Guest Post: John A. Connell, author of Ruins of War

John A. Connell is the author of Ruins of War, which just came out. Please give him a warm welcome!

Many times when people learn that I’ve worked on some pretty big movies in my career (Jurassic Park, Thelma and Louise, etc.), they inevitably ask me what movie stars I’ve worked with, and wondered what they’re like. I understand the attraction, and I’m happy to spin a few anecdotes. But for me, the real stars are the directors and writers. I’ve had the privilege to work with some greats, and my writing is, in part, a product of what I learned from those artists. My position as a motion picture camera operator gave me the opportunity to be up close and personal with many of the inside workings on the set. Everything I observed has in some fashion found its way into how I approach my writing.

Here are some of the things I try keep in mind as I write:

  • Directors work with actors to explore every facet of a character to bring out the depths of their feelings and motivations, why a character says something and who they say it, so that an actor doesn’t end up just reciting what’s written on the page (we’ve all see THAT too many times).
  • Directors also dictate pacing, the rate at which the dialogue and action unfold, speeding things up or slowing them down, matching the rhythm to the mood and needs of the story.
  • Directors determine staging, where the actors sit, stand or move within a space. Little actions, like tics or fiddling with their hands, can convey meaning without words. Stillness exudes confidence and power, both in a hero and the protagonist. Some of the scariest villains in film remain almost rigid, as if devoid of empathy, like Hannibal Lecter in Silence of the Lambs. And directors know that if the actors are, for example, sitting at a dining table, a whole other dynamic has to take place in the actors’ expressions, where they place their hands, or whether their gaze is fixed or wanders.
  • Finally the framing of a scene is vital: What to reveal and how to reveal it, whether it’s a big wide frame, showing everything, or a close-up of someone’s eyes or hands or feet. As a camera operator you learn that what is left out of a frame is just as important as what is included.

In writing for film or television, everything about a story has to be told through action and dialogue. There’s no getting into someone’s head. You can’t tell an audience what’s going on, you have to show it; the old “show, don’t tell” adage. And I think some of the most memorable dialogue comes from film and television because it is so vital, and it has to tell a great deal in a few succinct lines. Another thing that’s pounded into every aspiring screenwriter is that the best dialogue has subtext. What people say and what they mean can be two different things. Sometimes spot-on dialogue is necessary, but often a writer can simultaneously convey meaning and emotion on several levels. And dialogue is more memorable and impactful when it’s taken out of the ordinary, out of the banal speech of everyday life, and twisted or flipped on its head. I love the classic movies from the ‘30s and ‘40s, when dialogue was as important as plot. Think of all the quotable lines from Casablanca or To Have and Have Not. The witty and rapid-fire dialogue from His Girl Friday or The Women.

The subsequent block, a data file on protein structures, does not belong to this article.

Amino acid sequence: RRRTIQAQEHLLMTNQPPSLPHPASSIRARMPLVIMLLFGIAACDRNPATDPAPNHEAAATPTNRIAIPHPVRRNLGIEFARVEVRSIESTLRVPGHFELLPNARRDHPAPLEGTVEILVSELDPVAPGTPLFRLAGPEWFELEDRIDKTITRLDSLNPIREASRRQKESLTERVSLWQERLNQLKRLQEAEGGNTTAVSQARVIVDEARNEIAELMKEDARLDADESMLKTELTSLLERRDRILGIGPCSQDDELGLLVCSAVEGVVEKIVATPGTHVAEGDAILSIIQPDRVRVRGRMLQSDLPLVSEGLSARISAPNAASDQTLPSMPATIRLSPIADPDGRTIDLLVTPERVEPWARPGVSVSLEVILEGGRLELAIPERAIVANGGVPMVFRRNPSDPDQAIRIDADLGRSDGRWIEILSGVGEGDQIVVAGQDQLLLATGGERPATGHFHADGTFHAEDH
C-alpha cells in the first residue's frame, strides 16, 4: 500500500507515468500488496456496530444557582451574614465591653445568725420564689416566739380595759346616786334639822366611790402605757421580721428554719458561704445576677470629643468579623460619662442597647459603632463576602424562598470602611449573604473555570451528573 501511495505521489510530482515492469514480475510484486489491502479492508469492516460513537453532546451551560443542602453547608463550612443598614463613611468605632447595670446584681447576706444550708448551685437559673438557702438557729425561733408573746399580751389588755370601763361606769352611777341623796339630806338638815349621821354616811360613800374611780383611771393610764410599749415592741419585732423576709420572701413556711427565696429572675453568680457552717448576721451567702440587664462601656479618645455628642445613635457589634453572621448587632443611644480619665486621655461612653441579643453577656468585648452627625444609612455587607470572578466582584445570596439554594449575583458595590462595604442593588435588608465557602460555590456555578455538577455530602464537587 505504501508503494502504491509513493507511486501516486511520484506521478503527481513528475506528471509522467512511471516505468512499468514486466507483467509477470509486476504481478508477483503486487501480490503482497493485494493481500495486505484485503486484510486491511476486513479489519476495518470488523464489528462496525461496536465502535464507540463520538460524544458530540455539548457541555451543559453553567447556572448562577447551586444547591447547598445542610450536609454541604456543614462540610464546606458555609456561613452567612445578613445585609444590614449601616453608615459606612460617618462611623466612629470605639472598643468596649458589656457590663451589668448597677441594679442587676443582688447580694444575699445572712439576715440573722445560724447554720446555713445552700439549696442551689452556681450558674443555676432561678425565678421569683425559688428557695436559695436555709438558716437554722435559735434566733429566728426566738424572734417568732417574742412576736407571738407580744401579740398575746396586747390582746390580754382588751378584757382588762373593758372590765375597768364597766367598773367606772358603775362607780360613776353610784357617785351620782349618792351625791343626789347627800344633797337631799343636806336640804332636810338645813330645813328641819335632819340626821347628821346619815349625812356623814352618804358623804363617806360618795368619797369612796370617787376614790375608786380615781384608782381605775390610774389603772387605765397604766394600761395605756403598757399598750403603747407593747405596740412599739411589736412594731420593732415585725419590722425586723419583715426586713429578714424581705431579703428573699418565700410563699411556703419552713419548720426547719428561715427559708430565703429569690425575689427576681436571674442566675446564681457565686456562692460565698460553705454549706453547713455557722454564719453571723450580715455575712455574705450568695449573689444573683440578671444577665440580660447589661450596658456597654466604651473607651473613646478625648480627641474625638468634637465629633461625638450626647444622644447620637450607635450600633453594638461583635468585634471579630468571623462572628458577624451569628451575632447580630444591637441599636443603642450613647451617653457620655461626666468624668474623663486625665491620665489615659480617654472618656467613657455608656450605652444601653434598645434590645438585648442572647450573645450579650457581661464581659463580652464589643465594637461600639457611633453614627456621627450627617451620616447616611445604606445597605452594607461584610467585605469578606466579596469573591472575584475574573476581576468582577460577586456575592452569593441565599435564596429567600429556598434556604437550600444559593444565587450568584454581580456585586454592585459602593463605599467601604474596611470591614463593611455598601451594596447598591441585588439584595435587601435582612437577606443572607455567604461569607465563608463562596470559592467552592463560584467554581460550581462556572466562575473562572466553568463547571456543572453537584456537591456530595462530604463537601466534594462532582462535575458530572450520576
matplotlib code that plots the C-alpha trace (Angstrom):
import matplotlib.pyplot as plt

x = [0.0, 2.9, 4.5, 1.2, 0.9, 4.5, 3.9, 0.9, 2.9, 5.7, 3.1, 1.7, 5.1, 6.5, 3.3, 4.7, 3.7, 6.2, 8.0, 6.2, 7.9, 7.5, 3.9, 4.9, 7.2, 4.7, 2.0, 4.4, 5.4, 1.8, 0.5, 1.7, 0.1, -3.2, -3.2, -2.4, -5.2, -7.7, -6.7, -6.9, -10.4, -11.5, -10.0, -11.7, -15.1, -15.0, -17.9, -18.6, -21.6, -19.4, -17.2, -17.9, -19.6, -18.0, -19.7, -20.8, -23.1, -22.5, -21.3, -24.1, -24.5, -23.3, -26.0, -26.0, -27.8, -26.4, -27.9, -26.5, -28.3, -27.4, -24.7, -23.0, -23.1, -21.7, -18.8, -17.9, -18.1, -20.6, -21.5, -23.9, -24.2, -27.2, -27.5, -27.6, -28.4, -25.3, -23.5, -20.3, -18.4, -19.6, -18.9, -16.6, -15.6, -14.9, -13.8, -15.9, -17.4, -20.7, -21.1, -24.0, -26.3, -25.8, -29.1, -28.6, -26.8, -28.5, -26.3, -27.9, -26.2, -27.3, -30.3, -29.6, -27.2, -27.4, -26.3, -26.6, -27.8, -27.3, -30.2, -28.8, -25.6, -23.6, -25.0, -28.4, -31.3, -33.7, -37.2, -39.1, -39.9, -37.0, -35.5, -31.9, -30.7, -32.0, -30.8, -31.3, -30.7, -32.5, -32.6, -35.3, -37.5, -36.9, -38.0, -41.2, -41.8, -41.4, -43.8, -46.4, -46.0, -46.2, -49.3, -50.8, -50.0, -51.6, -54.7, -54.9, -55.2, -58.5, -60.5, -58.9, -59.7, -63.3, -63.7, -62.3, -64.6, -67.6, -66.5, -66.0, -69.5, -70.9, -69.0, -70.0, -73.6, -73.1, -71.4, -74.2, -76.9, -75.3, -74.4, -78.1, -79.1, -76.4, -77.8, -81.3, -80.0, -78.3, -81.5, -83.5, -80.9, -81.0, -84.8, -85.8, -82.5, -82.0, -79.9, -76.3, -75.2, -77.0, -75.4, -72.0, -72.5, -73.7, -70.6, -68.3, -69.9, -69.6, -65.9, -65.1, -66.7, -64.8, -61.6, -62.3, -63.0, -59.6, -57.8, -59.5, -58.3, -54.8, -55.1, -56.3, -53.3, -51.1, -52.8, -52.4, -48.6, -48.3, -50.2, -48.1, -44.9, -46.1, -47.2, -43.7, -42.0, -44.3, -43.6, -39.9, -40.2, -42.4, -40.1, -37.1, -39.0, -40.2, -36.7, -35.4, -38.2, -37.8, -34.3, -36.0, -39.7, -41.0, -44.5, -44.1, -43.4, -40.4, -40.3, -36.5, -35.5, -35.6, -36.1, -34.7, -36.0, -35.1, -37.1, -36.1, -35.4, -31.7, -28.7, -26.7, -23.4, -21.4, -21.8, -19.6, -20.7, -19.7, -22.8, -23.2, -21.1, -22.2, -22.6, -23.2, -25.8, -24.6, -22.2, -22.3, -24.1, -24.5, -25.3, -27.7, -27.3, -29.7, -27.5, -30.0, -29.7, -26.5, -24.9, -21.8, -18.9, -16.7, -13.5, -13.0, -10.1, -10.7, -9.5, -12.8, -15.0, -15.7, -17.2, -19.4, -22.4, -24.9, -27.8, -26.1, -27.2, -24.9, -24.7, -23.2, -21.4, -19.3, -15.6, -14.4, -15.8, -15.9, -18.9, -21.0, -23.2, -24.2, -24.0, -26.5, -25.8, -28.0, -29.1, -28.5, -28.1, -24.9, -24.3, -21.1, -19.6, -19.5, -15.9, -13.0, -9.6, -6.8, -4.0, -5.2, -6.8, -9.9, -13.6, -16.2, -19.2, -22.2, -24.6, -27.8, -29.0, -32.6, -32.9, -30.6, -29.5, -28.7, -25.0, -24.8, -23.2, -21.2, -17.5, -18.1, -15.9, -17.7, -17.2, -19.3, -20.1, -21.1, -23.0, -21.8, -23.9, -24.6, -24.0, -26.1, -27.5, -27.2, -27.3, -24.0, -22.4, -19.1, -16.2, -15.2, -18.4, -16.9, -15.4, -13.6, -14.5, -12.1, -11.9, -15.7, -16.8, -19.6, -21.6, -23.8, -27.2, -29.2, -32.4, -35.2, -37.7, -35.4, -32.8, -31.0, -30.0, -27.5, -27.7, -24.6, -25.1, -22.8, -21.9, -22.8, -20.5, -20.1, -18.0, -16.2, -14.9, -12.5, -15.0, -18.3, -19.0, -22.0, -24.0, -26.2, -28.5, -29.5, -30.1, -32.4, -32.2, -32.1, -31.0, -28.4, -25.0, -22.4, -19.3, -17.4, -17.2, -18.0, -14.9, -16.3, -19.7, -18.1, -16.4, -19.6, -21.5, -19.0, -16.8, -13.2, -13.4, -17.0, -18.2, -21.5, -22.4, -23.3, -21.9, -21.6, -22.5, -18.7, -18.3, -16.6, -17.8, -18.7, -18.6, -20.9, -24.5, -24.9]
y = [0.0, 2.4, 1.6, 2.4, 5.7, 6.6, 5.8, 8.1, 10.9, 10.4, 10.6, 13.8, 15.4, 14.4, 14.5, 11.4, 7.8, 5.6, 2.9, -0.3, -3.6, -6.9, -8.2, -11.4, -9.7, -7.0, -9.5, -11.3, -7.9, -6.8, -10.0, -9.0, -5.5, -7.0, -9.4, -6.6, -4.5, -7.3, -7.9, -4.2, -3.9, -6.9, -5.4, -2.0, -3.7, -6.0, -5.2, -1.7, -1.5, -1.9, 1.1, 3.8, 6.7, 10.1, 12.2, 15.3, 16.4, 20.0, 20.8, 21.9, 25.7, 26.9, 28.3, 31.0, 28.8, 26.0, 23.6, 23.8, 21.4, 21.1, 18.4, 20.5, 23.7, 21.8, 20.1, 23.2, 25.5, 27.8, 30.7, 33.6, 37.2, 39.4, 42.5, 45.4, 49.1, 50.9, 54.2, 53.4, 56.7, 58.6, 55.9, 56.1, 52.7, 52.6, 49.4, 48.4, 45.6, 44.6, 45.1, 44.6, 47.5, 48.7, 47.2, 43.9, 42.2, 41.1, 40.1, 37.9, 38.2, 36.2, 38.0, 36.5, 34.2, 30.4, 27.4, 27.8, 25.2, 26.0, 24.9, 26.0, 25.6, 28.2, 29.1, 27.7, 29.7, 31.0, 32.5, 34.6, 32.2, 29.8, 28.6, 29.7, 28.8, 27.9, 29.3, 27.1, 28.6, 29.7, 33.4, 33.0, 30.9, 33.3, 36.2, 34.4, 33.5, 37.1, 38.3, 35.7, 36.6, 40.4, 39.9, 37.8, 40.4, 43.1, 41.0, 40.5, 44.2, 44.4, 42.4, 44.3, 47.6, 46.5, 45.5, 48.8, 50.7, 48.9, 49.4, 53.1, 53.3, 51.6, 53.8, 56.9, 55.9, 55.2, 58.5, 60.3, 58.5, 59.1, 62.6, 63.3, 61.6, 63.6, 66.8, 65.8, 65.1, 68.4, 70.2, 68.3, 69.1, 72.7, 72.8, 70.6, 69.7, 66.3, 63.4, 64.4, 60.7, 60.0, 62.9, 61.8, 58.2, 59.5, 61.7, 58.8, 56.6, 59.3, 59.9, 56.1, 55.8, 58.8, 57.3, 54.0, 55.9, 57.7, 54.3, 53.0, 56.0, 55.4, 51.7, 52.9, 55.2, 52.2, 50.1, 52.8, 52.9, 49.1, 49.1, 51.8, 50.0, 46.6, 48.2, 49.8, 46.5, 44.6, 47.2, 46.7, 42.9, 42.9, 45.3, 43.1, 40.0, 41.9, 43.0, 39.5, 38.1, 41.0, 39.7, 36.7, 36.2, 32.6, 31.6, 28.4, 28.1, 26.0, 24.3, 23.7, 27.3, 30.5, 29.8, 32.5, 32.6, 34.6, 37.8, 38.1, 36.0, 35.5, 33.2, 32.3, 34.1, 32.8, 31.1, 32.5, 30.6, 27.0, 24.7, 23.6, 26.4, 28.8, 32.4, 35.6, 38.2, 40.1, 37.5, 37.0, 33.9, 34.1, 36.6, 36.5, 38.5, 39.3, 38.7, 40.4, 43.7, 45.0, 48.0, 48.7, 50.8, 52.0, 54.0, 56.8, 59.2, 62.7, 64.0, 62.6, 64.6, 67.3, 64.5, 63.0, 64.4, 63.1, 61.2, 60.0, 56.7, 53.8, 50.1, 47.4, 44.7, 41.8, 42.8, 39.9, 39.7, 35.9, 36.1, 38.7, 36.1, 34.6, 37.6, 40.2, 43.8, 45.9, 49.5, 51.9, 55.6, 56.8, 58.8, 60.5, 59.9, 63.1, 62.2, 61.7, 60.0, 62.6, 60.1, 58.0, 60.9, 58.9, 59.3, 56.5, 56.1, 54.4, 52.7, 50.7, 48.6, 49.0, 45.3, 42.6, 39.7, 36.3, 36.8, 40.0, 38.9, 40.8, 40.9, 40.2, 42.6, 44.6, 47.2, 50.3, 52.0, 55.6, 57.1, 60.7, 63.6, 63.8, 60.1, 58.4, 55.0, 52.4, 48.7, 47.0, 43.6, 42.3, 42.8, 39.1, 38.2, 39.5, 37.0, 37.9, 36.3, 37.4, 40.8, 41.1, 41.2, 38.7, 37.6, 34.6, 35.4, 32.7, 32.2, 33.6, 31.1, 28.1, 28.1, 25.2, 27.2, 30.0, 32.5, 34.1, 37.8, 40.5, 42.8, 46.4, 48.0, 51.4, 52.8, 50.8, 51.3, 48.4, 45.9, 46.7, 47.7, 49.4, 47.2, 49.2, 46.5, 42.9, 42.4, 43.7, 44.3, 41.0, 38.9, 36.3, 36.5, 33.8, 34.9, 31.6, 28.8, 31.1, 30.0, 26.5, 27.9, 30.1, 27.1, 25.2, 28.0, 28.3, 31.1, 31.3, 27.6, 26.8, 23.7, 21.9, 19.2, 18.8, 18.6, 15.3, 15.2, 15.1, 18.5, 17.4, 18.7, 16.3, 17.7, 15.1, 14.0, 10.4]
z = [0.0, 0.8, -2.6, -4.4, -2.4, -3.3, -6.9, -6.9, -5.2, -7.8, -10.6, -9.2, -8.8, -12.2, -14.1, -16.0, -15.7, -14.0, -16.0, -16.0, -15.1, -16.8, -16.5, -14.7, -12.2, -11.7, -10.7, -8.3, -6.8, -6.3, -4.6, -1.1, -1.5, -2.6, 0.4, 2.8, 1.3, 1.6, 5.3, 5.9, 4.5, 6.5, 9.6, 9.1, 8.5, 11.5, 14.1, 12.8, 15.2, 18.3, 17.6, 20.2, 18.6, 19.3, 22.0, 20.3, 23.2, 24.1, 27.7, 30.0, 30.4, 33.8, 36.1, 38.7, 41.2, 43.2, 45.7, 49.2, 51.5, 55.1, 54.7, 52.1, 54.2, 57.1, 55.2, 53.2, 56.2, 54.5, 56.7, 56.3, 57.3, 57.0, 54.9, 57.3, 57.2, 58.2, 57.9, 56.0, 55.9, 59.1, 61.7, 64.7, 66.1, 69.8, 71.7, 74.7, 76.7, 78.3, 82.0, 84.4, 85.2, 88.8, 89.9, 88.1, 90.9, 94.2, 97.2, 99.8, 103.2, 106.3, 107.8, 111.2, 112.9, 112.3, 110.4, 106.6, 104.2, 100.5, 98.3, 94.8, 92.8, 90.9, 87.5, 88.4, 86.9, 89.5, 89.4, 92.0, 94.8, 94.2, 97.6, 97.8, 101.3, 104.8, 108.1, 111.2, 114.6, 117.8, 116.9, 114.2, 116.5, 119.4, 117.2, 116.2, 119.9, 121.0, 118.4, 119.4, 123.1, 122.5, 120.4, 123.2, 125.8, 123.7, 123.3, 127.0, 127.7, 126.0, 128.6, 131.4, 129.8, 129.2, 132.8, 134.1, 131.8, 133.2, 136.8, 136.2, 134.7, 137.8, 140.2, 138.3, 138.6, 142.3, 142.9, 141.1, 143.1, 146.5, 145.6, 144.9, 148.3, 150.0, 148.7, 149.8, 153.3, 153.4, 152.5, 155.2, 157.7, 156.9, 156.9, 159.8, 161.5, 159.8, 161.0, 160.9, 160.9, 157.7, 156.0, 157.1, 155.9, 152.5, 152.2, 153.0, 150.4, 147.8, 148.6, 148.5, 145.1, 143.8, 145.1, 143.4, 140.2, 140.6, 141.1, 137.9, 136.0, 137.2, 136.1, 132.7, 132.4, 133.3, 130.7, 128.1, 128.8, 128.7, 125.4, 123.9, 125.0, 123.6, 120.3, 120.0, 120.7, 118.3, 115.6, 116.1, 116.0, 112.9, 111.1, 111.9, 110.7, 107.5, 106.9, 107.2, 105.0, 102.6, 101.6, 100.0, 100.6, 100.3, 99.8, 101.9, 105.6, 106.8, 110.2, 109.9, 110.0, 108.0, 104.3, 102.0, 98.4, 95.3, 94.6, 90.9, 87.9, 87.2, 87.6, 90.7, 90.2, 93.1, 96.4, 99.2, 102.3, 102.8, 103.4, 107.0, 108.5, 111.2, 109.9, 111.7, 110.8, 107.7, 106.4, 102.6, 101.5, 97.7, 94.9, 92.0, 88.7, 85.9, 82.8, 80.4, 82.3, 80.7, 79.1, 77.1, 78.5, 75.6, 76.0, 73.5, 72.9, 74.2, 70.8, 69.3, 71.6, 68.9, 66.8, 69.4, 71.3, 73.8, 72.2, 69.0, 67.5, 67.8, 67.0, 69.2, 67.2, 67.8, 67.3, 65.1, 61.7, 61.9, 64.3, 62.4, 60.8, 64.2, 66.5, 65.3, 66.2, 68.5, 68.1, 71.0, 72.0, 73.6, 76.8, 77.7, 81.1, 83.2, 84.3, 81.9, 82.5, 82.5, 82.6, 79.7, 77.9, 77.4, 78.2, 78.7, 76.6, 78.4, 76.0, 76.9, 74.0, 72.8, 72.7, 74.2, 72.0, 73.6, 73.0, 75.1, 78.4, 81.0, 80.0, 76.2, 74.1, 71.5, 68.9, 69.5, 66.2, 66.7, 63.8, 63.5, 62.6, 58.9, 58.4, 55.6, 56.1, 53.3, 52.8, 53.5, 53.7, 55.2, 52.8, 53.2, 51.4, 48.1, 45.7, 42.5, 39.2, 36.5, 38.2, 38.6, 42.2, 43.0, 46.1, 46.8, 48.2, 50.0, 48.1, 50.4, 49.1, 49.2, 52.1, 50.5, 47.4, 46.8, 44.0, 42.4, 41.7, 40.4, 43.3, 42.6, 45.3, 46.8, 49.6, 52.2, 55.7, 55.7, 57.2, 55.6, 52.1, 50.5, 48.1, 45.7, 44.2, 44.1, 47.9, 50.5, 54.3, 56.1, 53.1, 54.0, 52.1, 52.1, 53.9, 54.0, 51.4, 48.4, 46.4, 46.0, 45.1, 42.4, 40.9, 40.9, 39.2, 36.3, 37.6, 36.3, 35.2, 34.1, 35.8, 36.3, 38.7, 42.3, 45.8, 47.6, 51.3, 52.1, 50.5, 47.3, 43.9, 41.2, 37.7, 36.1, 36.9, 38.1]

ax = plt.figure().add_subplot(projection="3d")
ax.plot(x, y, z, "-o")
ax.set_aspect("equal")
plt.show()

I’m not going to claim that I’ve reached those same heights of excellence. But I do keep them in mind, like added tools in the writing toolbox. A writer should never stop learning the craft of storytelling, and, I will keep reaching for that brass ring, to maybe one day reach those lofty heights of art and craft that I’ve witnessed by some of the best in the business.

Keep up with John: Twitter | Website

About Ruins of War:
A chilling novel of murder and madness in post-World War II Germany…

Winter 1945. Seven months after the Nazi defeat, Munich is in ruins. Mason Collins—a former Chicago homicide detective, U.S. soldier, and prisoner of war—is now a U.S. Army criminal investigator in the American Zone of Occupation. It’s his job to enforce the law in a place where order has been obliterated. And his job just became much more dangerous.

A killer is stalking the devastated city—one who has knowledge of human anatomy, enacts mysterious rituals with his prey, and seems to pick victims at random. Relying on his wits and instincts, Mason must venture places where his own life is put at risk: from interrogation rooms with unrepentant Nazi war criminals to penetrating the U.S. Army’s own black market.

What Mason doesn’t know is that the killer he’s chasing is stalking him, too…

Comments are closed